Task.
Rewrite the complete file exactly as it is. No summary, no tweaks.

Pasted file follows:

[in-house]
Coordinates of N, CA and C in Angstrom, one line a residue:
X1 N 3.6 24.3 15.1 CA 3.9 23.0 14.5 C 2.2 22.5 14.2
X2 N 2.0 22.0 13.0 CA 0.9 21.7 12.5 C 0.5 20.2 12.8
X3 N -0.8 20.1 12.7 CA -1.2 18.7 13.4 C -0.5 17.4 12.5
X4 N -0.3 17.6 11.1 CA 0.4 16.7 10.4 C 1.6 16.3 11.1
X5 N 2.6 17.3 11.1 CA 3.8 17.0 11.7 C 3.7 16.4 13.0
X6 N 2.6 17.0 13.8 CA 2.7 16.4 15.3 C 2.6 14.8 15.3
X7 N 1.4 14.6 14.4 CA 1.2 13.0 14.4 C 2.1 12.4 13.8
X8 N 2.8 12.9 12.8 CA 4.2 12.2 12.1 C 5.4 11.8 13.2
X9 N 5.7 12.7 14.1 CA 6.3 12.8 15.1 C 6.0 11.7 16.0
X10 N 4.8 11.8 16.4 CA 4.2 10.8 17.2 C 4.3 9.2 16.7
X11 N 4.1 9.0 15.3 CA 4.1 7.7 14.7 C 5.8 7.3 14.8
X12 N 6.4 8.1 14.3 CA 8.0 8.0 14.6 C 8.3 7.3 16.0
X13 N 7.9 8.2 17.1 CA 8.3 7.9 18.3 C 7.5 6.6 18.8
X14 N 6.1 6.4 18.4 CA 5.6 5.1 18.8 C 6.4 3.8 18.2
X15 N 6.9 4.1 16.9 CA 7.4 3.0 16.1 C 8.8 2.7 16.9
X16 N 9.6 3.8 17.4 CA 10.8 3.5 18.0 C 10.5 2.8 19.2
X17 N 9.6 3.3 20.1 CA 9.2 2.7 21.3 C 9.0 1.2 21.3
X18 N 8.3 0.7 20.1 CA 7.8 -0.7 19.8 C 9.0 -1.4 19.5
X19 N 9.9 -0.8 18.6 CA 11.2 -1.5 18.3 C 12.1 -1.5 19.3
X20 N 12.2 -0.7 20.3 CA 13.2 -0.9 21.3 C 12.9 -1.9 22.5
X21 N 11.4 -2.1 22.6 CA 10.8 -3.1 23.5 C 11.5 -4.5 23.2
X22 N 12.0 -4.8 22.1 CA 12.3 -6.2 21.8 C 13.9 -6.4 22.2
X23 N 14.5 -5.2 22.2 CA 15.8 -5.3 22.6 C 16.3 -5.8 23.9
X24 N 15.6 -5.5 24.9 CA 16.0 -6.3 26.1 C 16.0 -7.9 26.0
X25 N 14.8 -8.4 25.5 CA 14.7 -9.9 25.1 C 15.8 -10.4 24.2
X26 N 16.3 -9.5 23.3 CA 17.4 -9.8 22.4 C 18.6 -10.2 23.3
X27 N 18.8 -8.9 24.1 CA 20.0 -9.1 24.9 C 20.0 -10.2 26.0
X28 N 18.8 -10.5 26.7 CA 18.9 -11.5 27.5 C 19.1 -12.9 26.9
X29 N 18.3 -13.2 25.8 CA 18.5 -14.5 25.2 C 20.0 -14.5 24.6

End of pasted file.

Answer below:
[in-house]
Coordinates of N, CA and C in Angstrom, one line a residue:
X1 N 3.6 24.3 15.1 CA 3.9 23.0 14.5 C 2.2 22.5 14.2
X2 N 2.0 22.0 13.0 CA 0.9 21.7 12.5 C 0.5 20.2 12.8
X3 N -0.8 20.1 12.7 CA -1.2 18.7 13.4 C -0.5 17.4 12.5
X4 N -0.3 17.6 11.1 CA 0.4 16.7 10.4 C 1.6 16.3 11.1
X5 N 2.6 17.3 11.1 CA 3.8 17.0 11.7 C 3.7 16.4 13.0
X6 N 2.6 17.0 13.8 CA 2.7 16.4 15.3 C 2.6 14.8 15.3
X7 N 1.4 14.6 14.4 CA 1.2 13.0 14.4 C 2.1 12.4 13.8
X8 N 2.8 12.9 12.8 CA 4.2 12.2 12.1 C 5.4 11.8 13.2
X9 N 5.7 12.7 14.1 CA 6.3 12.8 15.1 C 6.0 11.7 16.0
X10 N 4.8 11.8 16.4 CA 4.2 10.8 17.2 C 4.3 9.2 16.7
X11 N 4.1 9.0 15.3 CA 4.1 7.7 14.7 C 5.8 7.3 14.8
X12 N 6.4 8.1 14.3 CA 8.0 8.0 14.6 C 8.3 7.3 16.0
X13 N 7.9 8.2 17.1 CA 8.3 7.9 18.3 C 7.5 6.6 18.8
X14 N 6.1 6.4 18.4 CA 5.6 5.1 18.8 C 6.4 3.8 18.2
X15 N 6.9 4.1 16.9 CA 7.4 3.0 16.1 C 8.8 2.7 16.9
X16 N 9.6 3.8 17.4 CA 10.8 3.5 18.0 C 10.5 2.8 19.2
X17 N 9.6 3.3 20.1 CA 9.2 2.7 21.3 C 9.0 1.2 21.3
X18 N 8.3 0.7 20.1 CA 7.8 -0.7 19.8 C 9.0 -1.4 19.5
X19 N 9.9 -0.8 18.6 CA 11.2 -1.5 18.3 C 12.1 -1.5 19.3
X20 N 12.2 -0.7 20.3 CA 13.2 -0.9 21.3 C 12.9 -1.9 22.5
X21 N 11.4 -2.1 22.6 CA 10.8 -3.1 23.5 C 11.5 -4.5 23.2
X22 N 12.0 -4.8 22.1 CA 12.3 -6.2 21.8 C 13.9 -6.4 22.2
X23 N 14.5 -5.2 22.2 CA 15.8 -5.3 22.6 C 16.3 -5.8 23.9
X24 N 15.6 -5.5 24.9 CA 16.0 -6.3 26.1 C 16.0 -7.9 26.0
X25 N 14.8 -8.4 25.5 CA 14.7 -9.9 25.1 C 15.8 -10.4 24.2
X26 N 16.3 -9.5 23.3 CA 17.4 -9.8 22.4 C 18.6 -10.2 23.3
X27 N 18.8 -8.9 24.1 CA 20.0 -9.1 24.9 C 20.0 -10.2 26.0
X28 N 18.8 -10.5 26.7 CA 18.9 -11.5 27.5 C 19.1 -12.9 26.9
X29 N 18.3 -13.2 25.8 CA 18.5 -14.5 25.2 C 20.0 -14.5 24.6